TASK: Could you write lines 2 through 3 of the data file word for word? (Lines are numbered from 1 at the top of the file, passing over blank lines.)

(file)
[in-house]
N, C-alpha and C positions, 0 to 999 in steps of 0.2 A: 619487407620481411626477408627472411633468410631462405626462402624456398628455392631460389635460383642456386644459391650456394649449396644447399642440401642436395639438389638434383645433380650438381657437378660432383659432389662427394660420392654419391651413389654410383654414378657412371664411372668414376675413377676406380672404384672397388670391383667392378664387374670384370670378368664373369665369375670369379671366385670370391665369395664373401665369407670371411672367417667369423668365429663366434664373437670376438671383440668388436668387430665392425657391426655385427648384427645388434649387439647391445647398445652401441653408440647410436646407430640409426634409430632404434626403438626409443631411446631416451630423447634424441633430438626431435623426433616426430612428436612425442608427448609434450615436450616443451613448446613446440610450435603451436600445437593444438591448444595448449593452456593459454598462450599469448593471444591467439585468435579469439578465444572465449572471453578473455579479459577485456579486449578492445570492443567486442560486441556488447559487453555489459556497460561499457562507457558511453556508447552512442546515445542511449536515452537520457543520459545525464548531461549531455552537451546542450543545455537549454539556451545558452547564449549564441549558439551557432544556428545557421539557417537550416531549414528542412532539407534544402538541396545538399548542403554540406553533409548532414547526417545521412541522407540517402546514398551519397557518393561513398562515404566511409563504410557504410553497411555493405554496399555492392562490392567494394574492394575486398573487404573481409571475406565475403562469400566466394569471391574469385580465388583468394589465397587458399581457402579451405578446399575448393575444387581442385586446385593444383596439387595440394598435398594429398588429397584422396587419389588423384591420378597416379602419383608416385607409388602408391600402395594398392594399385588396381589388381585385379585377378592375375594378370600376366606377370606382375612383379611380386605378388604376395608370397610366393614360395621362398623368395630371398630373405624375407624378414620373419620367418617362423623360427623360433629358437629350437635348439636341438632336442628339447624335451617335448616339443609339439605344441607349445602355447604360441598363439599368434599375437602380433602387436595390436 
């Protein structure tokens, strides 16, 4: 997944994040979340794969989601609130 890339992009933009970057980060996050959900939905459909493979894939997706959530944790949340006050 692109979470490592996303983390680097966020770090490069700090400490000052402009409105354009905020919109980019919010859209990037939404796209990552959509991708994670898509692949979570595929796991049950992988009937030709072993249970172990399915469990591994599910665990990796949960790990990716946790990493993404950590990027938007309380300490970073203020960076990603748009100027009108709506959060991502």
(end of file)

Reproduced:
N, C-alpha and C positions, 0 to 999 in steps of 0.2 A: 619487407620481411626477408627472411633468410631462405626462402624456398628455392631460389635460383642456386644459391650456394649449396644447399642440401642436395639438389638434383645433380650438381657437378660432383659432389662427394660420392654419391651413389654410383654414378657412371664411372668414376675413377676406380672404384672397388670391383667392378664387374670384370670378368664373369665369375670369379671366385670370391665369395664373401665369407670371411672367417667369423668365429663366434664373437670376438671383440668388436668387430665392425657391426655385427648384427645388434649387439647391445647398445652401441653408440647410436646407430640409426634409430632404434626403438626409443631411446631416451630423447634424441633430438626431435623426433616426430612428436612425442608427448609434450615436450616443451613448446613446440610450435603451436600445437593444438591448444595448449593452456593459454598462450599469448593471444591467439585468435579469439578465444572465449572471453578473455579479459577485456579486449578492445570492443567486442560486441556488447559487453555489459556497460561499457562507457558511453556508447552512442546515445542511449536515452537520457543520459545525464548531461549531455552537451546542450543545455537549454539556451545558452547564449549564441549558439551557432544556428545557421539557417537550416531549414528542412532539407534544402538541396545538399548542403554540406553533409548532414547526417545521412541522407540517402546514398551519397557518393561513398562515404566511409563504410557504410553497411555493405554496399555492392562490392567494394574492394575486398573487404573481409571475406565475403562469400566466394569471391574469385580465388583468394589465397587458399581457402579451405578446399575448393575444387581442385586446385593444383596439387595440394598435398594429398588429397584422396587419389588423384591420378597416379602419383608416385607409388602408391600402395594398392594399385588396381589388381585385379585377378592375375594378370600376366606377370606382375612383379611380386605378388604376395608370397610366393614360395621362398623368395630371398630373405624375407624378414620373419620367418617362423623360427623360433629358437629350437635348439636341438632336442628339447624335451617335448616339443609339439605344441607349445602355447604360441598363439599368434599375437602380433602387436595390436 
């Protein structure tokens, strides 16, 4: 997944994040979340794969989601609130 890339992009933009970057980060996050959900939905459909493979894939997706959530944790949340006050 692109979470490592996303983390680097966020770090490069700090400490000052402009409105354009905020919109980019919010859209990037939404796209990552959509991708994670898509692949979570595929796991049950992988009937030709072993249970172990399915469990591994599910665990990796949960790990990716946790990493993404950590990027938007309380300490970073203020960076990603748009100027009108709506959060991502």